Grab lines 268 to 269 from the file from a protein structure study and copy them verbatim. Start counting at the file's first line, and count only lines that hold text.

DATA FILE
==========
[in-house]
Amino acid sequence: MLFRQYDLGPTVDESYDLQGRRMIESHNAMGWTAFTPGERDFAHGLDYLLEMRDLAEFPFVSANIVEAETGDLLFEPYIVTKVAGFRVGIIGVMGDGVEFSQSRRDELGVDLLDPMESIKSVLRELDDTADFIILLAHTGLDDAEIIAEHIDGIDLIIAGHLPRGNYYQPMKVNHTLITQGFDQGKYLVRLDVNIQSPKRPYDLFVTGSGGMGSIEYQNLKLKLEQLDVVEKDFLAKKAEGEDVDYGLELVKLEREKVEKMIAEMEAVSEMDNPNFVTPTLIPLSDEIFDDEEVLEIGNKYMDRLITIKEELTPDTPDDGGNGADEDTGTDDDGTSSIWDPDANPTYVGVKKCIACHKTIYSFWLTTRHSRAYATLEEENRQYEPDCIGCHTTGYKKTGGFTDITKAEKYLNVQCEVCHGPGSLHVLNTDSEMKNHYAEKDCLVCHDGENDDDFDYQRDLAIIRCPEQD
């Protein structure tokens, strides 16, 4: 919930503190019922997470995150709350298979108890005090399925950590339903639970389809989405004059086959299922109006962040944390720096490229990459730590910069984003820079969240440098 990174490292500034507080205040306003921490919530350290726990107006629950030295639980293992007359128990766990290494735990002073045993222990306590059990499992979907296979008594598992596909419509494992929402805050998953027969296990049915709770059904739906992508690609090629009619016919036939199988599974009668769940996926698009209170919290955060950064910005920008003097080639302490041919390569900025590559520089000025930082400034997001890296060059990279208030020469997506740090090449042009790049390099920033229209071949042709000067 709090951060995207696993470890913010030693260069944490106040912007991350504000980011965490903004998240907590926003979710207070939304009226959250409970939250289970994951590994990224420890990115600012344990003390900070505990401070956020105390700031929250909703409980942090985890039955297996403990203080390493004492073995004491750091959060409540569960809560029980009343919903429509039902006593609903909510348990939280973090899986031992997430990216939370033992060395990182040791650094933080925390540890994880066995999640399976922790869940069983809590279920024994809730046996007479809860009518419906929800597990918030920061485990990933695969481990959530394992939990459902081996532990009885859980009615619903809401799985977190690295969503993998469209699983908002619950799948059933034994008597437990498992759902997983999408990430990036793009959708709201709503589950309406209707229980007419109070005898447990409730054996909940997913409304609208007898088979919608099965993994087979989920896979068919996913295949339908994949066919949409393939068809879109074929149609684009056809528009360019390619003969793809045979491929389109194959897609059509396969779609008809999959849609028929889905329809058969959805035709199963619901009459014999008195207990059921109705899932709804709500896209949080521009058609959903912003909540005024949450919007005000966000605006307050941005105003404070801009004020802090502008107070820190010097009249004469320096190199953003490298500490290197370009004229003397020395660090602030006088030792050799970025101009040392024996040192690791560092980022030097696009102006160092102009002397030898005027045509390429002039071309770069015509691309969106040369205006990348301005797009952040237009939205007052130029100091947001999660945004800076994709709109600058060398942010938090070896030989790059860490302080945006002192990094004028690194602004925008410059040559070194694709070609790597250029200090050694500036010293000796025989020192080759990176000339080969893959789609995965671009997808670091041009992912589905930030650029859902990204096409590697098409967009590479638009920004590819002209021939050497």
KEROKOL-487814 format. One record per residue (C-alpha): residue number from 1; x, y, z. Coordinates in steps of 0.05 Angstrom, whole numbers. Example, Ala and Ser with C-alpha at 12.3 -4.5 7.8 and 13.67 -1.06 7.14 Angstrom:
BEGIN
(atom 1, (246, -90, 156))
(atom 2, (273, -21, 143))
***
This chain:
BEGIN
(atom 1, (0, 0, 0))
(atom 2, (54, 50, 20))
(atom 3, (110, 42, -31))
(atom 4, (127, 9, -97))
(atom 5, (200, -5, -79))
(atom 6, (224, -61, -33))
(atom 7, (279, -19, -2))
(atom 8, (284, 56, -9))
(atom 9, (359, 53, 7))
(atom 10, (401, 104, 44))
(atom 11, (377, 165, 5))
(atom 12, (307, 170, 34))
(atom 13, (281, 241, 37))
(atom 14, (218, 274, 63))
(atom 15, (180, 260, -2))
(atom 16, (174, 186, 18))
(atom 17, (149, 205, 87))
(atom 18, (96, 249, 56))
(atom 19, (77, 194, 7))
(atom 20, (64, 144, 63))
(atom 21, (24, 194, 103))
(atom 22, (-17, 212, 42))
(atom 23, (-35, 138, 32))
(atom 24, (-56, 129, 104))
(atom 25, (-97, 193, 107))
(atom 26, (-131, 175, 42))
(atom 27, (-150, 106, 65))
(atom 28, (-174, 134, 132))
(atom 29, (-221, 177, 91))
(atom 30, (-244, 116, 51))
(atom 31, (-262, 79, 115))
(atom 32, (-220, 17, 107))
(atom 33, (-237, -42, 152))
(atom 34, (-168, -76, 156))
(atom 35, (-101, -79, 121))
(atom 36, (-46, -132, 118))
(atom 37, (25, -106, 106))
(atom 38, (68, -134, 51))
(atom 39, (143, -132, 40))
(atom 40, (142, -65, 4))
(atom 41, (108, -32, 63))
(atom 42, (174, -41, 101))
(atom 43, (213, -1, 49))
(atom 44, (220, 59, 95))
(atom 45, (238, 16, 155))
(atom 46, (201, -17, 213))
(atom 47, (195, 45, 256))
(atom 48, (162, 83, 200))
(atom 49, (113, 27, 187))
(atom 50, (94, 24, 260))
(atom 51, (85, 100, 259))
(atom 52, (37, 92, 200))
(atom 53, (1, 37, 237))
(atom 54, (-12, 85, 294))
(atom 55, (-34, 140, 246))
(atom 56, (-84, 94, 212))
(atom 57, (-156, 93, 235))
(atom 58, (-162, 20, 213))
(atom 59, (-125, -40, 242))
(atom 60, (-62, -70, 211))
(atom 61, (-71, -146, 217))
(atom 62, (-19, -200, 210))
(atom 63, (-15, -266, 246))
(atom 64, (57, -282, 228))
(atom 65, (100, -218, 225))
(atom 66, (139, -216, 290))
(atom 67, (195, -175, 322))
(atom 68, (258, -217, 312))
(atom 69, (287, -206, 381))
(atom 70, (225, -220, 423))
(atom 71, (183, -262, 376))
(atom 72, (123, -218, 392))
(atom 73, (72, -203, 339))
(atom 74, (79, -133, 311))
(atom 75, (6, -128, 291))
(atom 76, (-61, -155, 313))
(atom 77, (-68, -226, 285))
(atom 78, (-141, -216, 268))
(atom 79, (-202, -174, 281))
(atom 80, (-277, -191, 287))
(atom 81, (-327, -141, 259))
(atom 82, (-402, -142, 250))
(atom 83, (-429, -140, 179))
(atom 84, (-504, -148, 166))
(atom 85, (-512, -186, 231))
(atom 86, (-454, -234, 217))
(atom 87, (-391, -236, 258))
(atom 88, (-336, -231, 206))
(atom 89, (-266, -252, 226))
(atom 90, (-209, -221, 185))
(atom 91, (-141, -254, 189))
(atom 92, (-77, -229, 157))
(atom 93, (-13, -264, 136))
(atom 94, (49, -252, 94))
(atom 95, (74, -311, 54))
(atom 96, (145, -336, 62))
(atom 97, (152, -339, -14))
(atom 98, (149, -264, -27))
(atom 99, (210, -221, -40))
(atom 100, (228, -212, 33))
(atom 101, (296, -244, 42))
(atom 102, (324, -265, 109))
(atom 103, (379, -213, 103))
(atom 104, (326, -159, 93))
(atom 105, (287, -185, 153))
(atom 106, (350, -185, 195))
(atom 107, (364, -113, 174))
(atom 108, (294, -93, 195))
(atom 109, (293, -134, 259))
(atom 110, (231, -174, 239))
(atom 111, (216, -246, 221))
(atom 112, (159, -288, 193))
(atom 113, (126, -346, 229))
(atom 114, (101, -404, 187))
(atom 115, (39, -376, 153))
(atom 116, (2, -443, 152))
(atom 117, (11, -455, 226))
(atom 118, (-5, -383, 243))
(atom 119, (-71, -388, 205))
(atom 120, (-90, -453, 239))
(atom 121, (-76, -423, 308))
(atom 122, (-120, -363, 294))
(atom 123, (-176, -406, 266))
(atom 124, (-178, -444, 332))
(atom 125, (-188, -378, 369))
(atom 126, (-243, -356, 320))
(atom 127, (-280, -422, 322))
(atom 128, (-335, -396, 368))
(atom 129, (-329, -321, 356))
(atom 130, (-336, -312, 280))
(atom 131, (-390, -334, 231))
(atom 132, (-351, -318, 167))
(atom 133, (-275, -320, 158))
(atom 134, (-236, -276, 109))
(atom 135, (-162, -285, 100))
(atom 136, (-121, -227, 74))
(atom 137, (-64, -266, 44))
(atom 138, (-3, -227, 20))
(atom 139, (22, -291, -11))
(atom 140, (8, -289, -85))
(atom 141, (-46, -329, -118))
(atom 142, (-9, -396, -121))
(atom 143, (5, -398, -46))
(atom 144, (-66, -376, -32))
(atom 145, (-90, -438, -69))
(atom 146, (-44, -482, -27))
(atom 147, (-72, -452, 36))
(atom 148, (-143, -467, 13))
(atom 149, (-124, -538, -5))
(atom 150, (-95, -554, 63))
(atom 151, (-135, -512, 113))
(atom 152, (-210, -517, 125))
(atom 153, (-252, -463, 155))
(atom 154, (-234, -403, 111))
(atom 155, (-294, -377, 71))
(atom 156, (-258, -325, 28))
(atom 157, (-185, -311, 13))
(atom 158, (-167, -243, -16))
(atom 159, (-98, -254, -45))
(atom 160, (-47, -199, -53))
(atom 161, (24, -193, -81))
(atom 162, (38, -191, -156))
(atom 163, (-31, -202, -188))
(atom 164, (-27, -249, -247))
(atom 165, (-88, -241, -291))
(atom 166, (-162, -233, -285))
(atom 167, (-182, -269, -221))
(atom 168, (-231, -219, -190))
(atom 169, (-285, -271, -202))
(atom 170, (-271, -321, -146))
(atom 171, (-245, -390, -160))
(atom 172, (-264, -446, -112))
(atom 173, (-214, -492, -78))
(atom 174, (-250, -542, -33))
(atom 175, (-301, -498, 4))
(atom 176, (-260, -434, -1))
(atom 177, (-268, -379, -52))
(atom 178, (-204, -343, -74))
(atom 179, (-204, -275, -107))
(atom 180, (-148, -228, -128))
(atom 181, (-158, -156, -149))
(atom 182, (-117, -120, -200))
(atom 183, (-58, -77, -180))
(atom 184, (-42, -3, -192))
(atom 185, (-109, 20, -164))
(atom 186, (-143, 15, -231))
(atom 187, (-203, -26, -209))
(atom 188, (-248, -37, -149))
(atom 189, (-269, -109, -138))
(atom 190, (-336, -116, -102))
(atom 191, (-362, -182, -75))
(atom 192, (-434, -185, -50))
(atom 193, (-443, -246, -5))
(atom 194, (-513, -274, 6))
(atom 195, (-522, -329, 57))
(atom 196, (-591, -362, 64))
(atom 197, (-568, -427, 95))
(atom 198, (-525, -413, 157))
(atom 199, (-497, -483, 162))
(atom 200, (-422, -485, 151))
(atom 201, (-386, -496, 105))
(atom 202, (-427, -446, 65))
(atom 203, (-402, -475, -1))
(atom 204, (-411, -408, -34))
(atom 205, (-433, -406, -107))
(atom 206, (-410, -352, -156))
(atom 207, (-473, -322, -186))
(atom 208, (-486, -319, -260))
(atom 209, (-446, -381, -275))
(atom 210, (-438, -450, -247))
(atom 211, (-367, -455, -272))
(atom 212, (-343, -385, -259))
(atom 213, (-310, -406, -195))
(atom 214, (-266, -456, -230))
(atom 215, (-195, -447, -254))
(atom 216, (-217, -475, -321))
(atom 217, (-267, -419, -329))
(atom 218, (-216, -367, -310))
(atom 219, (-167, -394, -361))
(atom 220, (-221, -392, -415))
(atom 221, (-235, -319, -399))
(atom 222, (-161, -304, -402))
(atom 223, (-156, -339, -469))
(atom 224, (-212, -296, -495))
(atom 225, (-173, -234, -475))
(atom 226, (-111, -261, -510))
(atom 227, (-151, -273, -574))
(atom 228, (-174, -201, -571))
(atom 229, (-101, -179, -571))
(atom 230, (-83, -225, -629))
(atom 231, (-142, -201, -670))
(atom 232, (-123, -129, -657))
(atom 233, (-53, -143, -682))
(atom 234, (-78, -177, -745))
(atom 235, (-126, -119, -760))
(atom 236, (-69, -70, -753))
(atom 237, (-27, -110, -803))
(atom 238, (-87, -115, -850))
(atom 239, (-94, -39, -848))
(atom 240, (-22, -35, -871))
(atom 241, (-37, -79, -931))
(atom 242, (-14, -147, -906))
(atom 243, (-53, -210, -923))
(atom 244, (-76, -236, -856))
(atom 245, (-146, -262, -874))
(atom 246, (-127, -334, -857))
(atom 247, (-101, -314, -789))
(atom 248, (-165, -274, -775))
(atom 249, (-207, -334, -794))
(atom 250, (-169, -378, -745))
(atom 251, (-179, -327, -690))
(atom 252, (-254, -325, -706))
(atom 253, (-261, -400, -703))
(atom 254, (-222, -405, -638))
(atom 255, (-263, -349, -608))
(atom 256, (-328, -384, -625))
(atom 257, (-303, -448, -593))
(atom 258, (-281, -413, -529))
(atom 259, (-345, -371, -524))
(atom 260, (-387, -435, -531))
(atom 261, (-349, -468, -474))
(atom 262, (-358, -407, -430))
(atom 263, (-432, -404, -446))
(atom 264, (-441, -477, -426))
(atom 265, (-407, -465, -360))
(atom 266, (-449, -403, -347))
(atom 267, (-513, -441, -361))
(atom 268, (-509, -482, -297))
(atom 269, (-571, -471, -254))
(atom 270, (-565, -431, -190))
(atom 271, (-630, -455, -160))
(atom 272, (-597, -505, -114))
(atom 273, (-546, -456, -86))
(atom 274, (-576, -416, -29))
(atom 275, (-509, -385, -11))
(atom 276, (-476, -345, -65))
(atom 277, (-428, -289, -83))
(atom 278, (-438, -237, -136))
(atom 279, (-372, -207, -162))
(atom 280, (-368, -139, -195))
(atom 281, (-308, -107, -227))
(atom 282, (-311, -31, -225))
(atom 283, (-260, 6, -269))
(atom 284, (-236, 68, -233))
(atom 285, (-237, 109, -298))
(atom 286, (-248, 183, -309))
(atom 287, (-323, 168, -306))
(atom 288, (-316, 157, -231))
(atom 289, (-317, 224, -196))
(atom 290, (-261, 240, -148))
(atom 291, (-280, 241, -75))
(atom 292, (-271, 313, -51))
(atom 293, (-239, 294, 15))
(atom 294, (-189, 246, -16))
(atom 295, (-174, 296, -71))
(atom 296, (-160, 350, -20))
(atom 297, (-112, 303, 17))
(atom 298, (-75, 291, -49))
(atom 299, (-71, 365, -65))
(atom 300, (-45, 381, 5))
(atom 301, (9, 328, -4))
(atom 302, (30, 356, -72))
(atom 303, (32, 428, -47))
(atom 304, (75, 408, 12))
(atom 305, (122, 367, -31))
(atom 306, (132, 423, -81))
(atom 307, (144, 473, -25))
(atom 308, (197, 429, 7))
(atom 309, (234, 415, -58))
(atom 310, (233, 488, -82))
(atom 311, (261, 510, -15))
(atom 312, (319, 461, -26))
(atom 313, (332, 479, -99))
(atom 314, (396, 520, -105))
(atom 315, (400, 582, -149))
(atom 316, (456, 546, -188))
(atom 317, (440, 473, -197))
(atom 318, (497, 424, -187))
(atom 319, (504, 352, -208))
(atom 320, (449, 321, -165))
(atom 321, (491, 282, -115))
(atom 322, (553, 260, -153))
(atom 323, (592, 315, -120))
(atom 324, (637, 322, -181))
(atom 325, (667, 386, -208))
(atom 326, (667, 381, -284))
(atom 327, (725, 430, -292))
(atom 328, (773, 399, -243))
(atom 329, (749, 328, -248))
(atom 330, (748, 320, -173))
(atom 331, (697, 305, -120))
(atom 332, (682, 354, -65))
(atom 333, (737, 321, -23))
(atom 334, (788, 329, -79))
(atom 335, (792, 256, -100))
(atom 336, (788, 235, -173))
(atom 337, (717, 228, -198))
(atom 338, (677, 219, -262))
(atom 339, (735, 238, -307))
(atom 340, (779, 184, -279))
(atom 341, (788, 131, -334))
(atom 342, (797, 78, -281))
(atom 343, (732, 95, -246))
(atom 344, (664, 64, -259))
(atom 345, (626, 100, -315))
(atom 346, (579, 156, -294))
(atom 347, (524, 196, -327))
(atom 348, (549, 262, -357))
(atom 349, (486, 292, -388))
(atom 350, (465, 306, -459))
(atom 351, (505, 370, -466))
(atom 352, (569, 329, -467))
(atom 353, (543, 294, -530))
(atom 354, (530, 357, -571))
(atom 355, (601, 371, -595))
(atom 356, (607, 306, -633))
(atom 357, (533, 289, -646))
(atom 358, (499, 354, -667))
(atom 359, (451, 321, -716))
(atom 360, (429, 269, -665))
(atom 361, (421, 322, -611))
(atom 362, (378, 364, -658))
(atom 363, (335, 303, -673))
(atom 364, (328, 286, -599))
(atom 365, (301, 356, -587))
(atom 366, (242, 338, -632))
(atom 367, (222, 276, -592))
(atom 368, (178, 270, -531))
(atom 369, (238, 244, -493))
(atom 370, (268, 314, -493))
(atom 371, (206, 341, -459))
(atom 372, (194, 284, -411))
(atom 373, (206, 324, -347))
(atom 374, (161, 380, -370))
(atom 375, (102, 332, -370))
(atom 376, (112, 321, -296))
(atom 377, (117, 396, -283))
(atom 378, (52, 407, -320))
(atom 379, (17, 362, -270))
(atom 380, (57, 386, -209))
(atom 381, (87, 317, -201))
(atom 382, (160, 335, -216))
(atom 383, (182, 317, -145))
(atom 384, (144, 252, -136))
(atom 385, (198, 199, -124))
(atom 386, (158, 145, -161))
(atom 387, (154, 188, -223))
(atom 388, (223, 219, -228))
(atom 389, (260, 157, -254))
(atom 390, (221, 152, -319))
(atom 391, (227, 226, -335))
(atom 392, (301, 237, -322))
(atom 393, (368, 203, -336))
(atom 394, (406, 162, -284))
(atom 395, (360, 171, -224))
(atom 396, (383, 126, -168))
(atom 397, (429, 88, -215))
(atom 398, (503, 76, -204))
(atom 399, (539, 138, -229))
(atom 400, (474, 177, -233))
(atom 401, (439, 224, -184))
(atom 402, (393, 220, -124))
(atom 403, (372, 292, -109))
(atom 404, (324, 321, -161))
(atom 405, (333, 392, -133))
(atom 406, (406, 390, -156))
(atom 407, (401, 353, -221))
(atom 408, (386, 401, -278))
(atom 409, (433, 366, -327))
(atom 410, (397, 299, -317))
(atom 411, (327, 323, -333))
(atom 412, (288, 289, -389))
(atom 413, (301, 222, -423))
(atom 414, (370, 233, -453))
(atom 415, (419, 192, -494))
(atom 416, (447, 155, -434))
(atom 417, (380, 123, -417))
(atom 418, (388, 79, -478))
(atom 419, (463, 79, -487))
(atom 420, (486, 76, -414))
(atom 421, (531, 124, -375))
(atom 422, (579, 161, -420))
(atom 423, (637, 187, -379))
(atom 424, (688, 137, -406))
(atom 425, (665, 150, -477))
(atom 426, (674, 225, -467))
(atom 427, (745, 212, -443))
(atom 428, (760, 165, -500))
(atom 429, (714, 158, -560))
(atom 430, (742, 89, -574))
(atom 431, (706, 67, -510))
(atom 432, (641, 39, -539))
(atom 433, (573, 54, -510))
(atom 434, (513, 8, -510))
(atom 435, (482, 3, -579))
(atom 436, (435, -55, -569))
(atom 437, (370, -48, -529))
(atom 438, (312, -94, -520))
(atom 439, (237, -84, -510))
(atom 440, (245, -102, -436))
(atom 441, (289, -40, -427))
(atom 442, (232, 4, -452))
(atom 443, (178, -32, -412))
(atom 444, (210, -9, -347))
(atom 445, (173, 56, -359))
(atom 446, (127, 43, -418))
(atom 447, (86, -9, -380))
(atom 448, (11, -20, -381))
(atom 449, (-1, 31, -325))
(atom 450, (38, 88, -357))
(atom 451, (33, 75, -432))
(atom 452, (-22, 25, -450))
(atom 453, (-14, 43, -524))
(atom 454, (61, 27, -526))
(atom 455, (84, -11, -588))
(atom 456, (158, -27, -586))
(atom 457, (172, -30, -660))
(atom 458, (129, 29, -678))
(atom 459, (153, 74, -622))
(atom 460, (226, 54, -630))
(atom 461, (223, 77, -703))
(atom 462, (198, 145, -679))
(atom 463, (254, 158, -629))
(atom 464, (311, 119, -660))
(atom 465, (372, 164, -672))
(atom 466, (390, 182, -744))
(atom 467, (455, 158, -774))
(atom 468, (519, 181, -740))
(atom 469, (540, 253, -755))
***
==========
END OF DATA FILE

(atom 258, (-281, -413, -529))
(atom 259, (-345, -371, -524))